- Museum number
- Object: The progress of cant.
An intricate design in outline with many inscriptions. In the foreground a procession with banners moves slowly from right to left, joined by others from the middle distance. On the extreme right a ragged drunken and degraded reveller, with bandaged head and bludgeon, supports himself on a post inscribed Vnder Government MDCCCXXV. In his hat is an election favour and the inscription Purity of Election. He puts a purse in his pocket; on the ground is a paper: To the Worthy & Independent Electors of Old Sarum Constitution [of] Our Fathers Representation Englishmen Civil & Religious Liberty. Redeem Pedges [sic] Public Principles Country Conscientious Vote. Constituents Laws Reform. Beside him stands a sanctimonious man in quasi-clerical dress holding a banner inscribed Tract Society [cf. BM Satires 15406] and a paper inscribed Eternity; his pocket bulges with papers, including Pious Thoughts is N° 1000 and True Elect. Near them on the ground is a pile of books and papers, the largest, Kant, lies on Opie on Lying [Mrs. Amelia Opie's Illustrations of Lying, 1825], Family Shakespeare [ed. Bowdler, 1818], and Angelical Mag: Others are Mulock's Let . . . [? by Thomas Mulock who wrote (1819) against atheism and blasphemy]; A Fletcher's Appeal [see BM Satires 14700, &c]; The Injured Foote [see BM Satires 14711, &c.]; Political Tracts; Jones's Hymns; Hohenlohe [see BM Satires 14816]; and music headed What is Prayer?
In the next group (right centre), an artisan is on his back, lying on his broken-shafted banner, Peace To The World, and furiously resisting the savage onslaught of another artisan who pounds him with the pole of a banner inscribed United Schools. An Irishman joins in fiercely, with a banner of Irish Conciliation. A barelegged Scot in a very short kilt smugly watches the fray; he has a double banner: Scotch Charity and Naked And Ye Clothed Me. Close by stands a female figure, as if stuffed, dressed like Mrs. Fry, with a heavy chatelaine of keys, scissors, and pin-cushion, and a label: Made by the Females in Newgate [see BM Satires 14059]. Behind (right) is a younger woman, similarly dressed, slim and demure, with a banner: Newgatory Instruction. A Mephistophelian devil, fashionably dressed, with horns, hooves, and tail, carries a banner, Freedom For The Blacks, and leers over his shoulder at a fat trollope or bawd whose ragged dress and broken scissors travesty Mrs. Fry; she leers back at him; her banner is Fry for Ever. Next Mrs. Fry a ragged, degraded-looking creature advances on his knees, helped by a stick in each hand. He wears a cap inscribed March of Mind [see BM Satires 15178].
A sturdy beadle holding his official staff, reversed, left hand in pocket, whence hangs a streamer inscribed Vagrant Act, scowls at the ground; he wears a cocked hat, nosegay, and a passion-flower. At his heels is a savagely barking dog, its collar inscribed Office. A rapacious-looking bishop stands behind, with a banner, The Church in Danger. A fat butcher, with steel and cleaver hanging from his waist, holds a banner, London University [see BM Satires 14788, &c]; a fat, pig-faced little boy drawing a toy-lamb on a string holds his father's arm. Next the butcher is a carpenter in a paper cap, with a banner inscribed Nick's Institution. Behind them a woman and man with a broken hat embrace amorously while a diminutive Jew picks his pocket. Their banners are, respectively, Goodwill to Men, School for Adults, and Converted Jews. An effeminate dandy, hatless and wearing large spectacles, has a banner: Let the Shop Close With The Jessamine. In front of the butcher (left) is a scavenger in a smock, with a streamer hanging from his whip inscribed Knowledge is Power. A ragged sandwich-man with a small figure of Punch hanging from his pocket holds a placard: The Preservation Of Public Morals; his back is placarded: Subscription for Putting down Bartlemy Fair. He faces a barber ('Rickets') who stands outside his shop pointing up at the tattered cloth hanging from the striped pole and inscribed Nobody Is To Be S—aved During Divine Service By Command of the Magistracy.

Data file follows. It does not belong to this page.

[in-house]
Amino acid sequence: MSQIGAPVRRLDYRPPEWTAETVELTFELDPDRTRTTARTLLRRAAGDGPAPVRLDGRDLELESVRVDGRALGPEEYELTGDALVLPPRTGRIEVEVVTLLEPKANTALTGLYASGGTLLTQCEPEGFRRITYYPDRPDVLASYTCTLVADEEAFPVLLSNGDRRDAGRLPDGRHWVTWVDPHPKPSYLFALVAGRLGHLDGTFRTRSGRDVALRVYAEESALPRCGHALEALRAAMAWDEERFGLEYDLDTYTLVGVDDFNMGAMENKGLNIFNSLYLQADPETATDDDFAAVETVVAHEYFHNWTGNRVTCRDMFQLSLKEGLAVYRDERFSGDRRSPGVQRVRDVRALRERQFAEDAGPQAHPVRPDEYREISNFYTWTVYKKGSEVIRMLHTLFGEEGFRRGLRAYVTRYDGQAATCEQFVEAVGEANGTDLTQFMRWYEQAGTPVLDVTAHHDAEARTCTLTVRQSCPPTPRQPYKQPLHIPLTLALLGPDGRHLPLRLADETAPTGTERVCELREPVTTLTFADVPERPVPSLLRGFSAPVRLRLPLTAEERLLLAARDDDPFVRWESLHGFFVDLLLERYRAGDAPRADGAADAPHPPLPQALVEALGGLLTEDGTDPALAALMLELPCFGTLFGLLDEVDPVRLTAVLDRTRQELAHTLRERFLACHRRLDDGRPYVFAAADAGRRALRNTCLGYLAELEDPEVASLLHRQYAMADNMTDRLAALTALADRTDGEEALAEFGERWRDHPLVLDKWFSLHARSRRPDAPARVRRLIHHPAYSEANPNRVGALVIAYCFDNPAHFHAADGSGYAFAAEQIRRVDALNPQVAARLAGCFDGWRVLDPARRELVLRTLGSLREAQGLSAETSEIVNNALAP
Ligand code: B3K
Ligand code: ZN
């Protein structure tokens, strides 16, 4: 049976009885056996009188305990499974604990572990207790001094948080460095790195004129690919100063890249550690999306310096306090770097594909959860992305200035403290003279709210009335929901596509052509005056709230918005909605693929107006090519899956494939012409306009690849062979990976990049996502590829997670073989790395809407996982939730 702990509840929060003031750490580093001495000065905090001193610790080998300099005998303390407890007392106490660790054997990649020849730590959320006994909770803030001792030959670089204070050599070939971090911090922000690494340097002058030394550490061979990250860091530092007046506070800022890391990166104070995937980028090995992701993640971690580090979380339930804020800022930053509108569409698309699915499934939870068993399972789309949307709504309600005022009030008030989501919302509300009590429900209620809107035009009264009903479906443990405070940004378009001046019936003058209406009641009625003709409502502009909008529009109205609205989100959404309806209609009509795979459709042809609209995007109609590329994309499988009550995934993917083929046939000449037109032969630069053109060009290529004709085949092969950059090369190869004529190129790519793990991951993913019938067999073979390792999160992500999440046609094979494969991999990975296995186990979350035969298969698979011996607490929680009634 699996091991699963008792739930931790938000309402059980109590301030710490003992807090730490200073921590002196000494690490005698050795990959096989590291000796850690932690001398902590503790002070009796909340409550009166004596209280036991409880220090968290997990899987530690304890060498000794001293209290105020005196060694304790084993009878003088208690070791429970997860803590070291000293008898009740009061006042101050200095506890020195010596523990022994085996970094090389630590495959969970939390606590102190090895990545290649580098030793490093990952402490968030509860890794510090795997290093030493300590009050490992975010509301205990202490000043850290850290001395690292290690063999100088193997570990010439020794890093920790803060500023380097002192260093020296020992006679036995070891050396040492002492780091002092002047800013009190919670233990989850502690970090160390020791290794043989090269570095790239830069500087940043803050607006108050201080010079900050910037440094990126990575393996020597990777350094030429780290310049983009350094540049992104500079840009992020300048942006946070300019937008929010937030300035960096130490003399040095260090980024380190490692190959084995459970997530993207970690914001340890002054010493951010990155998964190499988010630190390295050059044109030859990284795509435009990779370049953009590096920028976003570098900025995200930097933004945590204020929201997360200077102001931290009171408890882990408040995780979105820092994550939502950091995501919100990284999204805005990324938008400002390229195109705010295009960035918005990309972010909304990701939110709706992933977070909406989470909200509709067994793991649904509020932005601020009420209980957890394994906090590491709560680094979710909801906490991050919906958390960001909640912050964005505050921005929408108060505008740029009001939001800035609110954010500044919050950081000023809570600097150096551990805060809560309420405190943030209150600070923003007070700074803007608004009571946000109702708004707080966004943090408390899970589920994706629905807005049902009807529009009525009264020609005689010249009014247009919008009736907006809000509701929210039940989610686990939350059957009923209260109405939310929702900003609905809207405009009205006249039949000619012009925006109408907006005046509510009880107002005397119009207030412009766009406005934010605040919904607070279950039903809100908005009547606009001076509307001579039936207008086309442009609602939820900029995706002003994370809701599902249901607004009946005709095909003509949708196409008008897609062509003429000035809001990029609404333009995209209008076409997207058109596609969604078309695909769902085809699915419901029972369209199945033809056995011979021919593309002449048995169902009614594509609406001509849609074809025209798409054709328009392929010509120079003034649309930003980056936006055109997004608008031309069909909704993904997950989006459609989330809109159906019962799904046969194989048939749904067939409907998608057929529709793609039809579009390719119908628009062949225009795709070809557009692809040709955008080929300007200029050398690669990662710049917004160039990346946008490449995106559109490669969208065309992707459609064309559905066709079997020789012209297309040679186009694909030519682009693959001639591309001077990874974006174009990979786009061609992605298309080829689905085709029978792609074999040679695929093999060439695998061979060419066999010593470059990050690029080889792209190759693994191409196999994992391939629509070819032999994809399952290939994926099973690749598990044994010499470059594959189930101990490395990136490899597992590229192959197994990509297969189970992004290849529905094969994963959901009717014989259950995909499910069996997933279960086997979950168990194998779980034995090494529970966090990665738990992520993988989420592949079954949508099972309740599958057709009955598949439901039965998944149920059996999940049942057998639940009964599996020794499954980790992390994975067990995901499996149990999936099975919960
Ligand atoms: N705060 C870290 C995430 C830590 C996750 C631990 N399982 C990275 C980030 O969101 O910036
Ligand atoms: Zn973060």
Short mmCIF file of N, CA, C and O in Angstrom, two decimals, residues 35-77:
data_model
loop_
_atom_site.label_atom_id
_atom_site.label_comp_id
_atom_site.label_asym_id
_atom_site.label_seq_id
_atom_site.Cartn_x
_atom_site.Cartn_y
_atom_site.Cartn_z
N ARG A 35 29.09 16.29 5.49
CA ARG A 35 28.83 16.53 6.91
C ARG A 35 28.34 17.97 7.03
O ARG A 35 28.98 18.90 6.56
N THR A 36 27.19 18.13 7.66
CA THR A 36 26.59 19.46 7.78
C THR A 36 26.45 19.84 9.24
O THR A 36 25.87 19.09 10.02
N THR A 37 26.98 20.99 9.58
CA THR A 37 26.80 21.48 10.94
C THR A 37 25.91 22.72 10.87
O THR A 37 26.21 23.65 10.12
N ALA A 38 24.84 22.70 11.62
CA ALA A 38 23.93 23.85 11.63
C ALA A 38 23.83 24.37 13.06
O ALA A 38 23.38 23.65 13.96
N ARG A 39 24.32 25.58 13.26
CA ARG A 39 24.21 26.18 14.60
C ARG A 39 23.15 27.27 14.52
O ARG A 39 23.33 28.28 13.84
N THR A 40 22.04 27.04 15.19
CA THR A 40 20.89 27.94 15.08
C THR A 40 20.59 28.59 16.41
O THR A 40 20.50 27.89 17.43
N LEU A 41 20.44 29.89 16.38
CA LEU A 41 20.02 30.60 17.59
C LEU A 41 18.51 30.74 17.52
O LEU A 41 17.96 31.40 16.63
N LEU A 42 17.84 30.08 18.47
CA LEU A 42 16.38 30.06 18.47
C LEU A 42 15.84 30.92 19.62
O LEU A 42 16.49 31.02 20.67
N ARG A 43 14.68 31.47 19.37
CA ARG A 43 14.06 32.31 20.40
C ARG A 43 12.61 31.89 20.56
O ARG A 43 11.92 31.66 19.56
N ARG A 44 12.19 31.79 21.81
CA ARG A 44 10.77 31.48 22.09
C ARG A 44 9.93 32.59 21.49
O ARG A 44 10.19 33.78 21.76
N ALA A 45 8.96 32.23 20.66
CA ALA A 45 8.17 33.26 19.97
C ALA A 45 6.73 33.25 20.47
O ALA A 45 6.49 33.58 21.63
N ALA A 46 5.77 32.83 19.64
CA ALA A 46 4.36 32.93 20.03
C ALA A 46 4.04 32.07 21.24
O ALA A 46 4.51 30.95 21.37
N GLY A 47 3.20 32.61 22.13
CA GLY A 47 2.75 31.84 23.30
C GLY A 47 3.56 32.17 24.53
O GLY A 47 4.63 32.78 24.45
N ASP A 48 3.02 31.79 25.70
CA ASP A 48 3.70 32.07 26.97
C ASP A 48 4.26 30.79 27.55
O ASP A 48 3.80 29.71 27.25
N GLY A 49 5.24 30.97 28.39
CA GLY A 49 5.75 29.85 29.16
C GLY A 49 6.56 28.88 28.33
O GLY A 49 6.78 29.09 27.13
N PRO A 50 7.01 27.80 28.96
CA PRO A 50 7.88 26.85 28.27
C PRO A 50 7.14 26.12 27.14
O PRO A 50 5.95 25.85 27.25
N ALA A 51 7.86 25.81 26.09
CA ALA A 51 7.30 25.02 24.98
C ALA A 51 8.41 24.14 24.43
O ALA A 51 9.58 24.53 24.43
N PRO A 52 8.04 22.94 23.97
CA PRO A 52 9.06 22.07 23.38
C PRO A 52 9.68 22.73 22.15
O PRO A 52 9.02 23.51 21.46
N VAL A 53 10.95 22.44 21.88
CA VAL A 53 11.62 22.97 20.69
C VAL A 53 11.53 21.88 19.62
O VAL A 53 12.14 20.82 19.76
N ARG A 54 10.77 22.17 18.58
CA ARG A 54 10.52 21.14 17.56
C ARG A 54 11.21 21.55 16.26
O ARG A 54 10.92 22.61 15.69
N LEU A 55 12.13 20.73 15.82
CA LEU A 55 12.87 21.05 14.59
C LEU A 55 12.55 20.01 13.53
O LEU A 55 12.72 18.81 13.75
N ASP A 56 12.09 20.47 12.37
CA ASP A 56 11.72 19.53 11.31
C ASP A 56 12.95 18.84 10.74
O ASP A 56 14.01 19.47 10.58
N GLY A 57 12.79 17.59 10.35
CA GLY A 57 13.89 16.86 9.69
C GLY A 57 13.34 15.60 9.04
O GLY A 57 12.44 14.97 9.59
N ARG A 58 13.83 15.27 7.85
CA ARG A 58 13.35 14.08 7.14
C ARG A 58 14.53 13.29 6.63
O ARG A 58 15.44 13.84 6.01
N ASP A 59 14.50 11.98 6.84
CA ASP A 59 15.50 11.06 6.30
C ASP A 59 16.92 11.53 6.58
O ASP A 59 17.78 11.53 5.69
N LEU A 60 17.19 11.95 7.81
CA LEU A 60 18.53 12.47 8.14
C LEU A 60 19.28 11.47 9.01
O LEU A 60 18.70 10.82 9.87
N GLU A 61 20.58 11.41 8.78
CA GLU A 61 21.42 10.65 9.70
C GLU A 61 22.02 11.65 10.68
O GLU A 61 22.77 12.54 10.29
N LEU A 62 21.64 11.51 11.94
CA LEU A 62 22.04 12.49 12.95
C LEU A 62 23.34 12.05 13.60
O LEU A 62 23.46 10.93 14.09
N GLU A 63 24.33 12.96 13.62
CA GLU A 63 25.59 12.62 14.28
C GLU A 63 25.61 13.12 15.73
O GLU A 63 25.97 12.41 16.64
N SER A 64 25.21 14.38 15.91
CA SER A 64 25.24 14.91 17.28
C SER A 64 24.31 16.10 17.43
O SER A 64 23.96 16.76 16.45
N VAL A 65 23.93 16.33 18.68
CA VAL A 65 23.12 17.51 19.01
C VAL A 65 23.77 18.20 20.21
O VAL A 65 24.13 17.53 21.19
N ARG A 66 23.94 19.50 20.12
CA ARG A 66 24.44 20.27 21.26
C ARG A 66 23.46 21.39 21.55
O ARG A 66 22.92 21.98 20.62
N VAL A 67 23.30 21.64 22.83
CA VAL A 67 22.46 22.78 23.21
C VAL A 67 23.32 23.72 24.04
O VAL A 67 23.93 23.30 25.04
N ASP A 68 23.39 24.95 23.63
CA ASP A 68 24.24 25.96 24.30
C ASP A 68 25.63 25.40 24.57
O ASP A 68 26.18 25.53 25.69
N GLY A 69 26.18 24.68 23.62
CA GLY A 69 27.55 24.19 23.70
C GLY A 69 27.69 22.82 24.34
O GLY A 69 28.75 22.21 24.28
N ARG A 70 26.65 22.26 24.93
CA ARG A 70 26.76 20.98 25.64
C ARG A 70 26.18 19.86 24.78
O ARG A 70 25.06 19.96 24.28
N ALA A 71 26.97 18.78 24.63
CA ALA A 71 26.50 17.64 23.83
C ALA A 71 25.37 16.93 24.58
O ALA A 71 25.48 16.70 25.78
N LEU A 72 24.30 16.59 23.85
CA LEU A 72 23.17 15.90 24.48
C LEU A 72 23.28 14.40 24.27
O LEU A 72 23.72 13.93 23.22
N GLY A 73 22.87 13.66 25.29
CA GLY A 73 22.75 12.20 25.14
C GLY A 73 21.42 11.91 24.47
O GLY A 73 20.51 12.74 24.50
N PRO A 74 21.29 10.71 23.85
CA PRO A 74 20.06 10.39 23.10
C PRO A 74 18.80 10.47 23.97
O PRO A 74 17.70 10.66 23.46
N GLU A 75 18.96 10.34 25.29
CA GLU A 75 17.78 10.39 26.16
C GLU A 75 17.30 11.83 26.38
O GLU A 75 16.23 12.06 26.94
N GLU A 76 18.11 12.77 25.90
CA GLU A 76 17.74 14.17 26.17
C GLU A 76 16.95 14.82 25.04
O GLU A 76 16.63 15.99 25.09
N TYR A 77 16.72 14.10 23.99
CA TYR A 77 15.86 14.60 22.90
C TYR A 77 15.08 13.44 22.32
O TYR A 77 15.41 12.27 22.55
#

A fat woman seated in a basket with a squalling infant on her lap sells fruit from a trestle-table to two repulsive-looking children, boy and girl. On the extreme left and in profile to the right is a sturdy beggar, barely covered with rags, who supports himself on a crutch, his leg bent back at the knee; on his bandaged head is a notice: Crippled By A Injury From a Bear-Bodkin; he holds out a Mendicity Ticket. On the ground (left) is a paper: New Times!!! [cf. BM Satires 14207]. Profanation of the Sabbath H. Rickets & Sarah Grumpage the former for Shaving & the latter for selling fruit on the Lords Day were convicted on the oath of the notorious Johnson & fined 10s each.
Other characters in the middle distance, or close behind the foreground figures, are (right to left) a man (? French) wearing apron, cap, and slippers, but foppish, who sells fruit from a tray slung from his shoulders; a fat schoolboy with a banner inscribed Missionary Penny Subscriptions, looks at it covetously, hand in pocket. A lank-haired sectary holding a banner inscribed Whitfield and Wesley points upward; beside him walks an evil-looking fellow whose banner is Saving Bank. A sweep riding an ass, his brush across his shoulder, wears a large top-hat (indicating a follower of H. Hunt) inscribed Reform. A bareheaded cleric has a banner inscribed Let Every Child Have Its Bib. A little man wearing a jockey-cap riding a wretched horse with a braided mane, turns to slash at a small boy who tries to clamber on the horse's hindquarters, with the words No Climbing Boys. His banner is Martin for Ever [see BM Satires 14798, &c.]. A bearded and spectacled Jew wearing two hats has a banner topped by pawnbroker's balls, and inscribed The Equitable Loan [see BM Satires 14653, &c.]. Beside him is a ragged man with a bandaged head whose banner is Gall and Spurs-Him [indicating Phrenology, see BM Satires 12839]. A small rollicking man with a wooden leg wearing a cocked hat holds up a banner inscribed No Treadmill [see BM Satires 14406]. A man with a constable's staff in his pocket (indicating Scott's association with Constable), his head eclipsed by his hat and holding a book, has a banner: The Great Unknown [see BM Satires 14825]. A funeral mute, grinning, holds up his crape-topped staff to which is attached a streamer: No Life In London [cf. BM Satires 14320]. A minister in gown and bands (Edward Irving) stands full-face, squinting; his banner is No Theatre [see BM Satires 14670]. Two men face each other, one holding a banner inscribed No More State Lotteries [see BM Satires 14525], the other, who puts up a hand to catch a ball, has a banner inscribed The Caledonian Chap. A spectacled man (Hobhouse) walks with a banner: The Cause of Greece [cf. BM Satires 15146]. A plump and prosperous nonconformist minister, with Silver Street in his pocket, has a banner inscribed No Fat Livings. A printer in a paper cap, his face covered with a mask (implying the anonymous libel) holds up Liberty Of The Press. A barrister with a bludgeon (O'Connell) holds up Catholic Claims.